ArtsImpulse Must See: May 2015

People throw around the term “Must See” pretty loosely.  Everywhere from the excited audience member to the desperate theatre company, even to a simple reviewing site like ArtsImpulse, seem to use “Must See” as a blanket stamp of approval.  However, sometimes “Must See” is not synonymous with “the best” or “award-winning.”  Often, these plays touch us as humans and artists.  These are the stories that yearn to be told and heard in our Greater Boston community.  In short, they are the plays that you are required to see to feel like a more fulfilled human and community member, at least for this month.  Are we always right in our assumptions?  No.  Sometimes, we assume a production’s potential is greater than its worth.  Sometimes, we find that a play’s script is not matched in the production’s performance.  Sometimes, however, we’re right, and we couldn’t be more pleased to see a “Must See” become a “Wow! See.”   

So, this month, let’s call these productions “Please, See.”  The list is impossibly long, and you probably won’t see all of these productions.  But it’s a starting point.  It’s a list of productions that run the gamut of theatrical storytelling – from the most epic of musicals to the newest of plays, from reimagined classics to Shakespeare performed by some of the greatest minds.  Choose what whets your palette, but join us for a “Please, See” production.  Find what moves or inspires you.  ArtsImpulse is meant to drive your appreciation and understanding of the arts, specifically, Greater Boston theatre.  We can find no greater motivation than some of these brilliant May productions.  Maybe, instead of “Please, See,” one of these productions will become one of your 2015 “Wow, See.”  I know that I’ve waited for some of them all year.  

If one of your productions made the list, or if you’re excited to attend them too, use the hashtag #PleaseSee; if you find one of these productions moves or inspires you, use the hashtag #WowSee!  (You can also always tweet us @ArtsImpulse).

To be considered for June’s entry, please email us at by May 22, 2015, with information on your production, including company name, production title, director, location, production dates, and a brief reason why your production should be considered.  June’s entry will be posted at the very beginning of the month.

This month, we feature:

  • THE SUBMISSION by Zeitgeist Stage Company
  • JULIUS CAESAR by Bridge Repertory Theatre of Boston
  • MOTHERS AND SONS by SpeakEasy Stage Company
  • DON GIOVANNI by Boston Lyric Opera
  • HENRY VI, PART 2 by Actors’ Shakespeare Project
  • TITANIC: THE MUSICAL by Woodland Theatre Company
The Submission


By Jeff Talbott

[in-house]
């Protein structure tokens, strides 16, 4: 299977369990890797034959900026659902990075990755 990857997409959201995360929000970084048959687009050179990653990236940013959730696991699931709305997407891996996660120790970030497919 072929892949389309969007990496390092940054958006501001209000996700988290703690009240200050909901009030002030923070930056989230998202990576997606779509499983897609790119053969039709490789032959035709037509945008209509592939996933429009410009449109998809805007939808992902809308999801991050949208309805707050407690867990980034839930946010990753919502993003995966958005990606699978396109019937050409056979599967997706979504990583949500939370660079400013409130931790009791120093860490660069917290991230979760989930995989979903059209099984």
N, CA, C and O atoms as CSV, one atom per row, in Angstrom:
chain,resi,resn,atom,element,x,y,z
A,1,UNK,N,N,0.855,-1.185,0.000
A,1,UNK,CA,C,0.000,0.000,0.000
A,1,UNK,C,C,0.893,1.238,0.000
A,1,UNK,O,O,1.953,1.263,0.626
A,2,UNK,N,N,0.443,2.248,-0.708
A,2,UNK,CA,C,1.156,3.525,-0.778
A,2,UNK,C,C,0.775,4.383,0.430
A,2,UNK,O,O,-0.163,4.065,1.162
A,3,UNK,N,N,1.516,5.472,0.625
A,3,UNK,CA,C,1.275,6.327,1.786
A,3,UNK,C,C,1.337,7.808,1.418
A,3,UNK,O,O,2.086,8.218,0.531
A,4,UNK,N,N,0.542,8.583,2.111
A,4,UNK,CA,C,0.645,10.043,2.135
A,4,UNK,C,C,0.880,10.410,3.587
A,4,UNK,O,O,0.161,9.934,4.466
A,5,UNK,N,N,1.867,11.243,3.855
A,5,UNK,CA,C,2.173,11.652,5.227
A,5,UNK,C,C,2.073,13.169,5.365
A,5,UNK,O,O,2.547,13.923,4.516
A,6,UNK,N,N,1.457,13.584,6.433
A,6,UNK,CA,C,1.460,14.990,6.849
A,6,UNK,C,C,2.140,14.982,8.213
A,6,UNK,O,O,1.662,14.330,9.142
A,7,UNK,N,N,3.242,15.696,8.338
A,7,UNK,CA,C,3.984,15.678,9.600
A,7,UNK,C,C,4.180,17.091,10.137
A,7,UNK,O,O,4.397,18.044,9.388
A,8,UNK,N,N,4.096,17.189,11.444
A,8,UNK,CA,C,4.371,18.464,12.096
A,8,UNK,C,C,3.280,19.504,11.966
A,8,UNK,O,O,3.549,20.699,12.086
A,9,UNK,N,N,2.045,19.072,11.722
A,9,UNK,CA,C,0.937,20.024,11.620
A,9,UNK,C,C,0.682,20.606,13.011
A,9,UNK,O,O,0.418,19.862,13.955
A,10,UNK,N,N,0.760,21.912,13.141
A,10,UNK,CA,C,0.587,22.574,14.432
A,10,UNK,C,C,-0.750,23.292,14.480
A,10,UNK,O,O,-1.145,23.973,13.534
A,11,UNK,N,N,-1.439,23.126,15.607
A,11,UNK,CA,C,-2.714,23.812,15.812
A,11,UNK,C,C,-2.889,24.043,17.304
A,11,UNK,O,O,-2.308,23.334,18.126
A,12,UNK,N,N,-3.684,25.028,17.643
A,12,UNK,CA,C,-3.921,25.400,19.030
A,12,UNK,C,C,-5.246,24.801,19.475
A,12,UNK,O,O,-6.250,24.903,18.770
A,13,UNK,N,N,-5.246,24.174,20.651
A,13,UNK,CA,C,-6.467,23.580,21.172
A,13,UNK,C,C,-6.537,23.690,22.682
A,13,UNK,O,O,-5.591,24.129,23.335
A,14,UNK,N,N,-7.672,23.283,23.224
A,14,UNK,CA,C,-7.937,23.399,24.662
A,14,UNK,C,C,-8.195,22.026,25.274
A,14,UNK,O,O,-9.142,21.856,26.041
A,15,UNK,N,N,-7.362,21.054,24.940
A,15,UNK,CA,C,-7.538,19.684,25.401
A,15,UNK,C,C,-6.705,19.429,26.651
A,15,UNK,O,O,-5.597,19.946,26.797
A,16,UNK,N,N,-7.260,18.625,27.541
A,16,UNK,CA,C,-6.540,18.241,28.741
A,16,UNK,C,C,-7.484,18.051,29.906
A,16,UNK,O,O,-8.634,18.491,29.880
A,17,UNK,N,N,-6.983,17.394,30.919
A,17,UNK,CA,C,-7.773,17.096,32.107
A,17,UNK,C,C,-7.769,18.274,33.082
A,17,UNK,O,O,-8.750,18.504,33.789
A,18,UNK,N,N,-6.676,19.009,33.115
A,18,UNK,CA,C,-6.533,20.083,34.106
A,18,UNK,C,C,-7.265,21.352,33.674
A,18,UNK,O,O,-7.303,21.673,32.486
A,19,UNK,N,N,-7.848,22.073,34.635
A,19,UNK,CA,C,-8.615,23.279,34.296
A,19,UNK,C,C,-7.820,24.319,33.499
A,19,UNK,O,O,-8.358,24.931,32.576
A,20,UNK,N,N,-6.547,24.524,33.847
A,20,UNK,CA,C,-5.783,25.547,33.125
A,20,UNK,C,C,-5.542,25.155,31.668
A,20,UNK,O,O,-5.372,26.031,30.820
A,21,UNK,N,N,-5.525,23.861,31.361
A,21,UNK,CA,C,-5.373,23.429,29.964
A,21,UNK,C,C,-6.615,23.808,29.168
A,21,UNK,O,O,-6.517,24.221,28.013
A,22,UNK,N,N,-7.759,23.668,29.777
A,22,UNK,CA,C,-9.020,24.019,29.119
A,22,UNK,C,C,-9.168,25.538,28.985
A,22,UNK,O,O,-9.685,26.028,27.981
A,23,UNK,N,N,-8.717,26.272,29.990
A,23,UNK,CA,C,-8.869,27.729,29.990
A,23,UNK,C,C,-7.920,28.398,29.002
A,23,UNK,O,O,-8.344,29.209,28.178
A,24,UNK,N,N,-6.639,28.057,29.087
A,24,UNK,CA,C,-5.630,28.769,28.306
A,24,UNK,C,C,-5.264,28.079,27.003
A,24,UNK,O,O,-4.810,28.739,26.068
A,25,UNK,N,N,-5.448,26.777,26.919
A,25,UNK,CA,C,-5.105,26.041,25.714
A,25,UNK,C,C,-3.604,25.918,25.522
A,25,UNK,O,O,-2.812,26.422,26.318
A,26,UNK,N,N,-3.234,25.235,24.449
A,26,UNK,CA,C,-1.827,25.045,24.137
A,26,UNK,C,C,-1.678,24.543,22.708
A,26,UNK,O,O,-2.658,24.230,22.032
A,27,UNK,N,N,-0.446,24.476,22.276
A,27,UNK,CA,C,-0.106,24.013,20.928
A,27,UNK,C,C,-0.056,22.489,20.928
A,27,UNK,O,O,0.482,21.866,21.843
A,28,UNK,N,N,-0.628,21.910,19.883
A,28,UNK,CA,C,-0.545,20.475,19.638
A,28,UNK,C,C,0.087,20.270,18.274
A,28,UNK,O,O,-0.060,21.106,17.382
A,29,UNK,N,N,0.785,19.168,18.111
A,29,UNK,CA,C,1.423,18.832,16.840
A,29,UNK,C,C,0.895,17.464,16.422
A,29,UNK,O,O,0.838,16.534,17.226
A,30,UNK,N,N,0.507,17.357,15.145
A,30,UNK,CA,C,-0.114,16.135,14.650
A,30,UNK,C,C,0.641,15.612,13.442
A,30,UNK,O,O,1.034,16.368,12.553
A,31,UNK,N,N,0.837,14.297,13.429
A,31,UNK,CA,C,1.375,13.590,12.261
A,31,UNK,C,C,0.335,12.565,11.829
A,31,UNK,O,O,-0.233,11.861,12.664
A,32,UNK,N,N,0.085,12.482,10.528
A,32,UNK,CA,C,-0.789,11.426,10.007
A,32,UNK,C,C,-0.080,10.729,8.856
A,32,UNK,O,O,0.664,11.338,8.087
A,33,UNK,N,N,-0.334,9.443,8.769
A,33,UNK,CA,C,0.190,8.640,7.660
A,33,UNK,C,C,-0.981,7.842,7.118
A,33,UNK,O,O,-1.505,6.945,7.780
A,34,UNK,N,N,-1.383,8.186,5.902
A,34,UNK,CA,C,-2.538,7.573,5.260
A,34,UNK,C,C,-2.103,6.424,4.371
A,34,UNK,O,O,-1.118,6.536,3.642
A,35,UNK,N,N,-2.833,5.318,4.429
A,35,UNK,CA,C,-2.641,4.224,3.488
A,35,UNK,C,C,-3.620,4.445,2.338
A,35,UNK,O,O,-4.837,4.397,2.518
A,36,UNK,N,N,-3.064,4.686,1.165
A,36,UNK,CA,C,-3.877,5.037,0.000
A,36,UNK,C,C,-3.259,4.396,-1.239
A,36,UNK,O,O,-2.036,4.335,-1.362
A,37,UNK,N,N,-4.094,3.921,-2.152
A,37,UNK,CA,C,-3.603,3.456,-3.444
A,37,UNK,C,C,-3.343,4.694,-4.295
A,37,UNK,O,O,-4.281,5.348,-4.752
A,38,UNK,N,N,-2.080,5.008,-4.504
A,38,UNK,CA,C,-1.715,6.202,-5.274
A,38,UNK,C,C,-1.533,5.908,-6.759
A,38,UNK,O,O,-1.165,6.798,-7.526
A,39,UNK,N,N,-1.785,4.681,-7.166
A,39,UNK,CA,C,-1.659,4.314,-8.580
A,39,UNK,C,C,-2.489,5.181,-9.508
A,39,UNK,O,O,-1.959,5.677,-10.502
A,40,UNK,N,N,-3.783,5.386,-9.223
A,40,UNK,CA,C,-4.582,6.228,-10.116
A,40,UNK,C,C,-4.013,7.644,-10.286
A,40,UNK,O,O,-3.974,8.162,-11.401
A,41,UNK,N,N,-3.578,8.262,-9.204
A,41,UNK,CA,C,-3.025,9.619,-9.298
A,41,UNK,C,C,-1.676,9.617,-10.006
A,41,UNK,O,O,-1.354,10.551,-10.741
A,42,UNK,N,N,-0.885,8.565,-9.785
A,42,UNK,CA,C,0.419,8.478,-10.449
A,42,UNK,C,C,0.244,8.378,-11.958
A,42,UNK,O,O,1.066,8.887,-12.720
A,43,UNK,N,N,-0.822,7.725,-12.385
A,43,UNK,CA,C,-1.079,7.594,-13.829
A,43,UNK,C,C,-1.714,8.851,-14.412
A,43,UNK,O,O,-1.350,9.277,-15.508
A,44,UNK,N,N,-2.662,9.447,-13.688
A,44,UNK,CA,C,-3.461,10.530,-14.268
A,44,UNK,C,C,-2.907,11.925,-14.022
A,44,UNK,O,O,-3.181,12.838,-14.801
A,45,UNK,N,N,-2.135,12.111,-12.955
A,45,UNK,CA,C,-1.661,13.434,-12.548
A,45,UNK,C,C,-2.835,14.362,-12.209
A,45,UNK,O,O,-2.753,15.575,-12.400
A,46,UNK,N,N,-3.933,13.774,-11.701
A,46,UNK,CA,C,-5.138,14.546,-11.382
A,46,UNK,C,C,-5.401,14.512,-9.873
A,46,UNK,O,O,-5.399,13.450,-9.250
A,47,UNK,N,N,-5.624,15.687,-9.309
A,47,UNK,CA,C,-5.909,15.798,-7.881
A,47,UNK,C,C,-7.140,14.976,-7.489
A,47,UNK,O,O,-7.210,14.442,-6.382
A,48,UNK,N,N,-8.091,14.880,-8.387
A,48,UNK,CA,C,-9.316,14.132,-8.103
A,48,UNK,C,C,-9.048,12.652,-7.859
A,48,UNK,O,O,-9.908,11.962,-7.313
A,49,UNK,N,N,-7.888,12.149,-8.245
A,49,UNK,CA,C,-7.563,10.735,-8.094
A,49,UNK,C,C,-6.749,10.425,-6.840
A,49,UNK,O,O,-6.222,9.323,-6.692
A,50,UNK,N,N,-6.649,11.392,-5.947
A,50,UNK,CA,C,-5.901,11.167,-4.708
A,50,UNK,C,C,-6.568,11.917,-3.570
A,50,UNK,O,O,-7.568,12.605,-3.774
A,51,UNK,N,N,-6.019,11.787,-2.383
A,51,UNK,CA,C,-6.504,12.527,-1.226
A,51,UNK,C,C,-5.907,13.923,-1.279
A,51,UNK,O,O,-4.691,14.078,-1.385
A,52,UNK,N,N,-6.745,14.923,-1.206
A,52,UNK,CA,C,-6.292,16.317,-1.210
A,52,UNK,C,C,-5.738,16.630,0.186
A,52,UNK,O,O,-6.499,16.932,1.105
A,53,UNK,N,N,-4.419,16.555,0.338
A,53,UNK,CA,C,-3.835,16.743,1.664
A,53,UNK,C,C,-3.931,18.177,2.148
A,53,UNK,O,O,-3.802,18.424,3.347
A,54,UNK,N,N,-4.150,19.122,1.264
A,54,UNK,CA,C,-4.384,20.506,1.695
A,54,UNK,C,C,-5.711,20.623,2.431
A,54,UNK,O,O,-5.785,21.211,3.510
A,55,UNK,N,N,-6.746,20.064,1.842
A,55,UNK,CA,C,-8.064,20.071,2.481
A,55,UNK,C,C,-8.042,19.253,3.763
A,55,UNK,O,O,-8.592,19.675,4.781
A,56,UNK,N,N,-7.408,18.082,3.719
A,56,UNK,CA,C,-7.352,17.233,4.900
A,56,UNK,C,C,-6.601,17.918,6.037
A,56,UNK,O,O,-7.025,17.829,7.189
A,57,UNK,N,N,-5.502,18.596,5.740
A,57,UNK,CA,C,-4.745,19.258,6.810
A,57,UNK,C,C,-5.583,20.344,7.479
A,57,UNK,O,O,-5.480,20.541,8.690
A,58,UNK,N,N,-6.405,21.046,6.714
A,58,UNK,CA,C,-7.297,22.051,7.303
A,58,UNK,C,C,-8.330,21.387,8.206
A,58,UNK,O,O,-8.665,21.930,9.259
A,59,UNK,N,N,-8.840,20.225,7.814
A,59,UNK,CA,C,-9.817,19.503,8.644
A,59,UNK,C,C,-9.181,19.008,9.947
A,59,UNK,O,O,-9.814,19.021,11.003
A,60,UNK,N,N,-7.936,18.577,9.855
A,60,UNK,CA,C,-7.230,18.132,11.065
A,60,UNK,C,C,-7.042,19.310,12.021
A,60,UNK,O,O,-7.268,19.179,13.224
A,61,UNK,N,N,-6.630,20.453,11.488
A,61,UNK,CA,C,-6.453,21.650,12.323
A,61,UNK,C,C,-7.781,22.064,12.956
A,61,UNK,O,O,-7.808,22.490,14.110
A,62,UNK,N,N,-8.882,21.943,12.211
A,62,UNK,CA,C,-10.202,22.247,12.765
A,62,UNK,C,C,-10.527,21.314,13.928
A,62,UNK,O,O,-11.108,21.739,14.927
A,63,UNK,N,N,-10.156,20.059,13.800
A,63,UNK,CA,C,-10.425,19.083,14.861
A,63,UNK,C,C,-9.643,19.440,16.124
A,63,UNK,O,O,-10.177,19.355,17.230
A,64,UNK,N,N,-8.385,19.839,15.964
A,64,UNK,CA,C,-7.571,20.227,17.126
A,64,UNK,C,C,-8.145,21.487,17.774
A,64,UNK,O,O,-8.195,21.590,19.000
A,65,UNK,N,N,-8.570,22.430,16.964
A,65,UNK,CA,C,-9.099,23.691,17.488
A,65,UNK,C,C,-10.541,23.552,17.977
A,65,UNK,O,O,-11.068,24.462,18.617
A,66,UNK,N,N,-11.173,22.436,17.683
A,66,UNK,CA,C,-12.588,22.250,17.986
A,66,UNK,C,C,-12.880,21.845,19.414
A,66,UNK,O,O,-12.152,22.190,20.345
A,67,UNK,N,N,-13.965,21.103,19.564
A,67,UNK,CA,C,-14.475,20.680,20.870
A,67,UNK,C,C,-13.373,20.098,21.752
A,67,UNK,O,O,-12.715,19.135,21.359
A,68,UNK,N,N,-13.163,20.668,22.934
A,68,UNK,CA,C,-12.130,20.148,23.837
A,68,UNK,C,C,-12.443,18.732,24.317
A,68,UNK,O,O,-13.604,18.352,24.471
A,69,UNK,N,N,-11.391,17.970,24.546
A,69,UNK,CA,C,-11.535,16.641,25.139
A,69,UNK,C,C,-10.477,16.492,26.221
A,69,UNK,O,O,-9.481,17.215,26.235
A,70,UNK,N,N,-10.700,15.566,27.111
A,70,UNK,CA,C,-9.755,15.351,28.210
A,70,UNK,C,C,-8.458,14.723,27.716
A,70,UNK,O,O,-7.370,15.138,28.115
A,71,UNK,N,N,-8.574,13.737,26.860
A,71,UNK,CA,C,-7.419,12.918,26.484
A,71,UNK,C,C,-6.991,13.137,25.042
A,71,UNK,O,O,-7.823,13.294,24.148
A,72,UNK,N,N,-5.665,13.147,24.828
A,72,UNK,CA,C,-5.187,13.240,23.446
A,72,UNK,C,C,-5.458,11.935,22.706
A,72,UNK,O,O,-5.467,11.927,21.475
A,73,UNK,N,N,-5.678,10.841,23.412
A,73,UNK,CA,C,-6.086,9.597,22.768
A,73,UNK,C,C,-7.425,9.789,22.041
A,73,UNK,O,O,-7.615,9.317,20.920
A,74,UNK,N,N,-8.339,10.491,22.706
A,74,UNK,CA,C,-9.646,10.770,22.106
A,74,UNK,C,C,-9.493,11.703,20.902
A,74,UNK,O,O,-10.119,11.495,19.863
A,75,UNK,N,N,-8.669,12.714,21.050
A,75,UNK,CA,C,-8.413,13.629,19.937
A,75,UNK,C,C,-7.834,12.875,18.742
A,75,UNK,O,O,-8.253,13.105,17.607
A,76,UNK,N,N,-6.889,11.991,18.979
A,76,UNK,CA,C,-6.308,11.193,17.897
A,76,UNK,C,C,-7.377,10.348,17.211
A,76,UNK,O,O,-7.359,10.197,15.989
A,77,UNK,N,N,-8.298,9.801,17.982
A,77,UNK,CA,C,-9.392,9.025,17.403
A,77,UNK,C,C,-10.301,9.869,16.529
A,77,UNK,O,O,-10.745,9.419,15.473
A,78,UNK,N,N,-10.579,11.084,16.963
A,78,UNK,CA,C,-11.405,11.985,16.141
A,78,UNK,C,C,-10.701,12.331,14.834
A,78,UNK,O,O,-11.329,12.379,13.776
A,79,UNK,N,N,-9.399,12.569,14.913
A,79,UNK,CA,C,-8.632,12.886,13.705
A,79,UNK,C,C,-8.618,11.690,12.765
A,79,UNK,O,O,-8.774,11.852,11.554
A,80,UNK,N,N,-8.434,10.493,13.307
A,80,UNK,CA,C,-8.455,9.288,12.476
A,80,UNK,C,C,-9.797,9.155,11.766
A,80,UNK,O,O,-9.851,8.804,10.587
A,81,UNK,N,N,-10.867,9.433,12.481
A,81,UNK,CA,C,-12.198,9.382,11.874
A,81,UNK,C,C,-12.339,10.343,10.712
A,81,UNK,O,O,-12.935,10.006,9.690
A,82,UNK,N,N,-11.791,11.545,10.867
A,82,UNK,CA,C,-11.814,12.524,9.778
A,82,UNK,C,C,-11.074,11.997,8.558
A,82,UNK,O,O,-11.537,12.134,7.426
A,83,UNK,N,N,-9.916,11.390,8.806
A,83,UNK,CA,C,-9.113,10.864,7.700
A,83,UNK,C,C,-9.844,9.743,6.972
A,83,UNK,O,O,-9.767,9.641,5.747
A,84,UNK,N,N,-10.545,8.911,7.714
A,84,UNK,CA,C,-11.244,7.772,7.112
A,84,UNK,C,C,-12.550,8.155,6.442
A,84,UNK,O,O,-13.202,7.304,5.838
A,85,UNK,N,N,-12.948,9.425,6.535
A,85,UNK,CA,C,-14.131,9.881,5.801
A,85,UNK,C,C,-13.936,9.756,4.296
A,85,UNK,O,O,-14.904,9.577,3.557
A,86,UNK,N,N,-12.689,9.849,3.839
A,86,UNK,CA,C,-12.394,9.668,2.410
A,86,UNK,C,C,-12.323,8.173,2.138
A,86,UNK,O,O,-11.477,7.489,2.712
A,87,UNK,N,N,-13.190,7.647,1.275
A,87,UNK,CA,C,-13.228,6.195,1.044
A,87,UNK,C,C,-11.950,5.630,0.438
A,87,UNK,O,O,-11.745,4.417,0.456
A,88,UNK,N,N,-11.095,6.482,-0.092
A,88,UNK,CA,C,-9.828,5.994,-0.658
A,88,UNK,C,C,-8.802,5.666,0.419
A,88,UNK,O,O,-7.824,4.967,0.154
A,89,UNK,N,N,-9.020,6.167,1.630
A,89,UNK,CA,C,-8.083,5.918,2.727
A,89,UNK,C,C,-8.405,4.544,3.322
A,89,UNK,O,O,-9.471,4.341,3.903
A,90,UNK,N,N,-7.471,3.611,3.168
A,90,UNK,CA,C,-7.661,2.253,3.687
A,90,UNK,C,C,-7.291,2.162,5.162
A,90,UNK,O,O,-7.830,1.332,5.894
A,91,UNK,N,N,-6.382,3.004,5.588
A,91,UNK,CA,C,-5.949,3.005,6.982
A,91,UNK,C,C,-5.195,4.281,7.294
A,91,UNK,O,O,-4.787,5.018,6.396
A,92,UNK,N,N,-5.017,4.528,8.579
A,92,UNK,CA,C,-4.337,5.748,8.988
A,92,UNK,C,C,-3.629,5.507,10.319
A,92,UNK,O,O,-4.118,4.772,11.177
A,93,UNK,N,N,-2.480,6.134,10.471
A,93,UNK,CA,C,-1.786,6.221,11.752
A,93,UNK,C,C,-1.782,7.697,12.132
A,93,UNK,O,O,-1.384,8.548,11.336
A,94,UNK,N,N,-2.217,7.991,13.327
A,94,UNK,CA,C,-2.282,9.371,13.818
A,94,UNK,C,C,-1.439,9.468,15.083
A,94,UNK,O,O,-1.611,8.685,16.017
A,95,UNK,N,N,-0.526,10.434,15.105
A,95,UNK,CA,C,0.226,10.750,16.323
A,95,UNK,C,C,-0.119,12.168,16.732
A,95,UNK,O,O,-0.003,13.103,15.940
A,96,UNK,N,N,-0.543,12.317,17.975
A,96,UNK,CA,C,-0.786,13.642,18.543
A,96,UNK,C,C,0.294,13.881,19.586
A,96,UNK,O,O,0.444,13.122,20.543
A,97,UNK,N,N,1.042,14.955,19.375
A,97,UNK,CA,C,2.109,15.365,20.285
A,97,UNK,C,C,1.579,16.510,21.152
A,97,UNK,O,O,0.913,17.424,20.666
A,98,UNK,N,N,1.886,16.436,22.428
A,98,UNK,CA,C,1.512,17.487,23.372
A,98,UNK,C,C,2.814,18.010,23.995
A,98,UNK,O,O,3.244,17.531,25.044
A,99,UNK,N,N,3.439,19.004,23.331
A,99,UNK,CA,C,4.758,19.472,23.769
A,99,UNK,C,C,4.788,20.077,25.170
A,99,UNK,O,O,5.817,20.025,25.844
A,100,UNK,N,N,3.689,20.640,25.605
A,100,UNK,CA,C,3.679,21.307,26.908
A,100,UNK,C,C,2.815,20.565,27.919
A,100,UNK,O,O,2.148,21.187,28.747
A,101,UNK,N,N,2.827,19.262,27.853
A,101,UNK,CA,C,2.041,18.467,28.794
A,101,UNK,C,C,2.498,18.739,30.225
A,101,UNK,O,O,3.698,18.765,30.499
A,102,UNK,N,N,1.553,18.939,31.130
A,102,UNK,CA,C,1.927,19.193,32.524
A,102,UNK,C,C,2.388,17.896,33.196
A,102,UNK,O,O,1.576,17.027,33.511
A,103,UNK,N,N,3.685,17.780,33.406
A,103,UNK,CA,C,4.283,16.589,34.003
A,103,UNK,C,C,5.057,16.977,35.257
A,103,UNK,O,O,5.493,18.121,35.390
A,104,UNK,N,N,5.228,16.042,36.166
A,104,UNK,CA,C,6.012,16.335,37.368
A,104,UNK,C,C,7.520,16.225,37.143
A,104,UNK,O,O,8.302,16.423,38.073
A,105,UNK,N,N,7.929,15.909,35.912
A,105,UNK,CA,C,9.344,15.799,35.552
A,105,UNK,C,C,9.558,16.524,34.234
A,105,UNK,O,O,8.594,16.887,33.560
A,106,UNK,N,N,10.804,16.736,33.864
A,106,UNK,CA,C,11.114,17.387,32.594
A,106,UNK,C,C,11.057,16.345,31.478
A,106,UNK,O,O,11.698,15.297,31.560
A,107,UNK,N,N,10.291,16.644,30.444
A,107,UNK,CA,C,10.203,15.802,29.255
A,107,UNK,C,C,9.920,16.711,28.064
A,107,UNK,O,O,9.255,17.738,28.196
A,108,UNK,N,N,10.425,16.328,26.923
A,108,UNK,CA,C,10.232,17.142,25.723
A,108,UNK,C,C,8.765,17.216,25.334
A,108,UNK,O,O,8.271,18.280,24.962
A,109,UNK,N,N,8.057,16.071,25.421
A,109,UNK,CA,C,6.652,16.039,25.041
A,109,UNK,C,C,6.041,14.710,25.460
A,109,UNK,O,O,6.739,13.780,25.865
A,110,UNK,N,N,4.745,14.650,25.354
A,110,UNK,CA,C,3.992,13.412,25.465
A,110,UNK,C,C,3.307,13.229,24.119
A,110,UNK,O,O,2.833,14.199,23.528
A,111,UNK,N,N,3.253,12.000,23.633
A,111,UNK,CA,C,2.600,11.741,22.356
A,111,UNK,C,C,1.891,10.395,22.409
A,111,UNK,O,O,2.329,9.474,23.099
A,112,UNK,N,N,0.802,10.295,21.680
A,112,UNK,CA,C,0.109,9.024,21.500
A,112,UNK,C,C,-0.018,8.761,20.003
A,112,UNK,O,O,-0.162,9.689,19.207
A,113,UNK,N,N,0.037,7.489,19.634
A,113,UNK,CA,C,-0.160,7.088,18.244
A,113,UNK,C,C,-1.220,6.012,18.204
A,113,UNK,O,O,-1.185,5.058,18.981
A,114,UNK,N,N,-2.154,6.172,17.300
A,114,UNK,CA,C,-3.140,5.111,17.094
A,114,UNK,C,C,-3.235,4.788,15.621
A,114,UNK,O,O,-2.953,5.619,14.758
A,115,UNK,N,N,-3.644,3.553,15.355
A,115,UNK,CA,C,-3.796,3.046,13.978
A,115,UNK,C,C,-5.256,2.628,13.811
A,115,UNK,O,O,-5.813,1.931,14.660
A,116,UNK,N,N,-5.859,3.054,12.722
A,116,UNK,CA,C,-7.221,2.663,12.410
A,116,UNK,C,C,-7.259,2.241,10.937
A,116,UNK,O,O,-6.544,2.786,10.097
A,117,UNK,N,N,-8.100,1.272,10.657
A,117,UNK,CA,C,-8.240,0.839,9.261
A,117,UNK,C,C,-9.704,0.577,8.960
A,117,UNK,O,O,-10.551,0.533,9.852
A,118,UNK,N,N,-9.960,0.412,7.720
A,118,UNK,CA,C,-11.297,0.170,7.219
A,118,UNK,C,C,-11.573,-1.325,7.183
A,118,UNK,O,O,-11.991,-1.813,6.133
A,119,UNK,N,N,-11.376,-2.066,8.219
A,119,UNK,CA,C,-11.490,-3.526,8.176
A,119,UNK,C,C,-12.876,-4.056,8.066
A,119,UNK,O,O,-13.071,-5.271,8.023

Directed by David J. Miller

Zeitgeist Stage Company

Boston Center for the Arts

Black Box Theatre

539 Tremont Street, Boston, MA 02116

About the Production

Buy Tickets

May 8 – 30, 2015 

I found The Submission on Dramatists Publishing about six months ago.  I ordered the play to read because I found the plot addressed some developing questions that I had about being a millennial who is struggling to develop my voice and place in the arts.  The most compelling tag line for me is: “The lies we tell to get what we want.”  The Submission is described as a raw and unsentimental play about race and gender, but I guarantee that you have never seen young people debate prejudice and assumptions, stereotypes and theatricality, in such a convincing way.  The Submission is the kind of play that you want to relax into, but it will rock your world that leave you running to the bar next door to debate with your friends.

Julius Caesar


By William Shakespeare

Directed by Olivia D’Ambrosio

Bridge Repertory Theatre of Boston

Boston Center for the Arts

Calderwood Pavilion, Hall A

527 Tremont Street, Boston, MA 02116

About the Production

Buy Tickets

May 8 – 30, 2015

Bridge Rep brings some of the most intelligent fringe theatre performances to the Greater Boston area.  They return with Shakespeare’s play of honor, patriotism, and friendship.  Olivia D’Ambrosio brings her spark to the directing chair while assembling an attractive cast of talent and charm, especially Joe Short as Brutus and John Tracey as Cassius.  They promise West-Wing-meets-Homeland type dialogue and suspense, and I expect something less from this company and cast.  With our obsession with political dramas, let’s see one of the best played in a stripped-down, actor-drive timely and timeless exploration of the state versus the individual.

Mothers and Sons


By Terrence McNally

Directed by Paul Daigneault

SpeakEasy Stage Company

Boston Center for the Arts

Calderwood Pavilion, Roberts Studio Theatre

527 Tremont Street, Boston, MA 02116

About the Production

Buy Tickets

May 8 – June 6, 2015

When I heard that Terrence McNally wrote a new play, I had to read Mothers and Sons (especially since I couldn’t go to New York City for the Broadway premiere).  Luckily, barely a year later, the SpeakEasy Stage Company has brought the New England premiere to Boston.  The play centers on a mother (played by Boston legend Nancy E. Carroll) visiting her son’s former lover, this lover’s husband, and their son.  What transpires in this 100-minute production is nothing short of a mesmerizing character study into how we lose, how we move on, and how we form and love our families.  What makes this play so special is how it moves beyond the trope of gay plays and begins to dissect what it means to be gay in the 21st century – and what it means to truly move on.  You won’t want to miss the power that Nancy E. Carroll can pack in this 2014 Tony Nominee for Best Play.